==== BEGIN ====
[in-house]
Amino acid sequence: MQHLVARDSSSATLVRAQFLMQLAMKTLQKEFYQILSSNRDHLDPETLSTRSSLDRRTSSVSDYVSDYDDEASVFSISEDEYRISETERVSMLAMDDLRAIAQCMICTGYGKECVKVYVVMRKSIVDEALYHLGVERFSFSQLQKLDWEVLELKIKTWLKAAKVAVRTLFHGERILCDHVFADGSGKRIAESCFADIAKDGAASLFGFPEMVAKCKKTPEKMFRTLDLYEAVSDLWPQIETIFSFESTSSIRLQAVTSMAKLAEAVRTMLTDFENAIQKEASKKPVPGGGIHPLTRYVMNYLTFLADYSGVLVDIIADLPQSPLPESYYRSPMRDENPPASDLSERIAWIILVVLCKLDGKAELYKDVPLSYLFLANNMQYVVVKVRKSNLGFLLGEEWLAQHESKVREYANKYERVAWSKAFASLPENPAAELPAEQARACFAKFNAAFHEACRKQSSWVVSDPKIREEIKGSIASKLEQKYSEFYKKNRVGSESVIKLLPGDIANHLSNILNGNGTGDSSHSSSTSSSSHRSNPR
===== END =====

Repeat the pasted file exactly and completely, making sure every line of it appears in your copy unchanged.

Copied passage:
[in-house]
Amino acid sequence: MQHLVARDSSSATLVRAQFLMQLAMKTLQKEFYQILSSNRDHLDPETLSTRSSLDRRTSSVSDYVSDYDDEASVFSISEDEYRISETERVSMLAMDDLRAIAQCMICTGYGKECVKVYVVMRKSIVDEALYHLGVERFSFSQLQKLDWEVLELKIKTWLKAAKVAVRTLFHGERILCDHVFADGSGKRIAESCFADIAKDGAASLFGFPEMVAKCKKTPEKMFRTLDLYEAVSDLWPQIETIFSFESTSSIRLQAVTSMAKLAEAVRTMLTDFENAIQKEASKKPVPGGGIHPLTRYVMNYLTFLADYSGVLVDIIADLPQSPLPESYYRSPMRDENPPASDLSERIAWIILVVLCKLDGKAELYKDVPLSYLFLANNMQYVVVKVRKSNLGFLLGEEWLAQHESKVREYANKYERVAWSKAFASLPENPAAELPAEQARACFAKFNAAFHEACRKQSSWVVSDPKIREEIKGSIASKLEQKYSEFYKKNRVGSESVIKLLPGDIANHLSNILNGNGTGDSSHSSSTSSSSHRSNPR